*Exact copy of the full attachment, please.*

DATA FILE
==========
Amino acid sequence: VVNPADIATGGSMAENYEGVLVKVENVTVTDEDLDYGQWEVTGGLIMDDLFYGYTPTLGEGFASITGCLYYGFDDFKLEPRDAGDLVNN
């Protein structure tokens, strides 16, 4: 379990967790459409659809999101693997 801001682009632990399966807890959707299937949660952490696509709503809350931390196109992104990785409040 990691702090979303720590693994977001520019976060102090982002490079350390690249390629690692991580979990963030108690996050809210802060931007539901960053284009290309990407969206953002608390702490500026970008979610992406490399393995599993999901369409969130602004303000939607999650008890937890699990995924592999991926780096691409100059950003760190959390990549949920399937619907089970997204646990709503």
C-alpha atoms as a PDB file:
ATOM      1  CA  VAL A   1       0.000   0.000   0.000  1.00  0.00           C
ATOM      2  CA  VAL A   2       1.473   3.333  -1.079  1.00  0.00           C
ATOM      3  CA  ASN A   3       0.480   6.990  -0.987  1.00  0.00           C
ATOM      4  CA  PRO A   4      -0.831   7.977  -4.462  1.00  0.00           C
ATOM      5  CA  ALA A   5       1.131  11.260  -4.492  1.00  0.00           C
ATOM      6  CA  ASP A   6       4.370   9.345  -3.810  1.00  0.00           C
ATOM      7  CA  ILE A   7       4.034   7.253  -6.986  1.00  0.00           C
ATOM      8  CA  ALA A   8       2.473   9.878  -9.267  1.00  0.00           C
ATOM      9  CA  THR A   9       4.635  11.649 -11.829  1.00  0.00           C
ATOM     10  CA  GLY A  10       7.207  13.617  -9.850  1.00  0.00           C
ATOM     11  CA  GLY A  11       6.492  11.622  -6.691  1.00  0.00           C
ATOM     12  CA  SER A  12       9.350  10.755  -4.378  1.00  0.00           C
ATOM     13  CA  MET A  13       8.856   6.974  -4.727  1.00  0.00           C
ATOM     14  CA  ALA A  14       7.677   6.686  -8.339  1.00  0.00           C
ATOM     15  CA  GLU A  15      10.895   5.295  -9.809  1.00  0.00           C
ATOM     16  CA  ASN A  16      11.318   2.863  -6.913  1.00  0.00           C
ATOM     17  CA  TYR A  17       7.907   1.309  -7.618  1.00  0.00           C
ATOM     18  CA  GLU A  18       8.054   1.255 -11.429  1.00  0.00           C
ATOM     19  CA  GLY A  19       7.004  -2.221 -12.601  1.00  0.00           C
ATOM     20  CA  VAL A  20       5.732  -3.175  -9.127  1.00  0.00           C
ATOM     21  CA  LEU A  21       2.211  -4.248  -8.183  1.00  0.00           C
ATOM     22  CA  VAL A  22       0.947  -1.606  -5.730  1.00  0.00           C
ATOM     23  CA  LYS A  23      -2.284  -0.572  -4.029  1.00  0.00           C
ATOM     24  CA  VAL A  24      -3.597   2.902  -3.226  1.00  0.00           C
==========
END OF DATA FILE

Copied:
Amino acid sequence: VVNPADIATGGSMAENYEGVLVKVENVTVTDEDLDYGQWEVTGGLIMDDLFYGYTPTLGEGFASITGCLYYGFDDFKLEPRDAGDLVNN
């Protein structure tokens, strides 16, 4: 379990967790459409659809999101693997 801001682009632990399966807890959707299937949660952490696509709503809350931390196109992104990785409040 990691702090979303720590693994977001520019976060102090982002490079350390690249390629690692991580979990963030108690996050809210802060931007539901960053284009290309990407969206953002608390702490500026970008979610992406490399393995599993999901369409969130602004303000939607999650008890937890699990995924592999991926780096691409100059950003760190959390990549949920399937619907089970997204646990709503």
C-alpha atoms as a PDB file:
ATOM      1  CA  VAL A   1       0.000   0.000   0.000  1.00  0.00           C
ATOM      2  CA  VAL A   2       1.473   3.333  -1.079  1.00  0.00           C
ATOM      3  CA  ASN A   3       0.480   6.990  -0.987  1.00  0.00           C
ATOM      4  CA  PRO A   4      -0.831   7.977  -4.462  1.00  0.00           C
ATOM      5  CA  ALA A   5       1.131  11.260  -4.492  1.00  0.00           C
ATOM      6  CA  ASP A   6       4.370   9.345  -3.810  1.00  0.00           C
ATOM      7  CA  ILE A   7       4.034   7.253  -6.986  1.00  0.00           C
ATOM      8  CA  ALA A   8       2.473   9.878  -9.267  1.00  0.00           C
ATOM      9  CA  THR A   9       4.635  11.649 -11.829  1.00  0.00           C
ATOM     10  CA  GLY A  10       7.207  13.617  -9.850  1.00  0.00           C
ATOM     11  CA  GLY A  11       6.492  11.622  -6.691  1.00  0.00           C
ATOM     12  CA  SER A  12       9.350  10.755  -4.378  1.00  0.00           C
ATOM     13  CA  MET A  13       8.856   6.974  -4.727  1.00  0.00           C
ATOM     14  CA  ALA A  14       7.677   6.686  -8.339  1.00  0.00           C
ATOM     15  CA  GLU A  15      10.895   5.295  -9.809  1.00  0.00           C
ATOM     16  CA  ASN A  16      11.318   2.863  -6.913  1.00  0.00           C
ATOM     17  CA  TYR A  17       7.907   1.309  -7.618  1.00  0.00           C
ATOM     18  CA  GLU A  18       8.054   1.255 -11.429  1.00  0.00           C
ATOM     19  CA  GLY A  19       7.004  -2.221 -12.601  1.00  0.00           C
ATOM     20  CA  VAL A  20       5.732  -3.175  -9.127  1.00  0.00           C
ATOM     21  CA  LEU A  21       2.211  -4.248  -8.183  1.00  0.00           C
ATOM     22  CA  VAL A  22       0.947  -1.606  -5.730  1.00  0.00           C
ATOM     23  CA  LYS A  23      -2.284  -0.572  -4.029  1.00  0.00           C
ATOM     24  CA  VAL A  24      -3.597   2.902  -3.226  1.00  0.00           C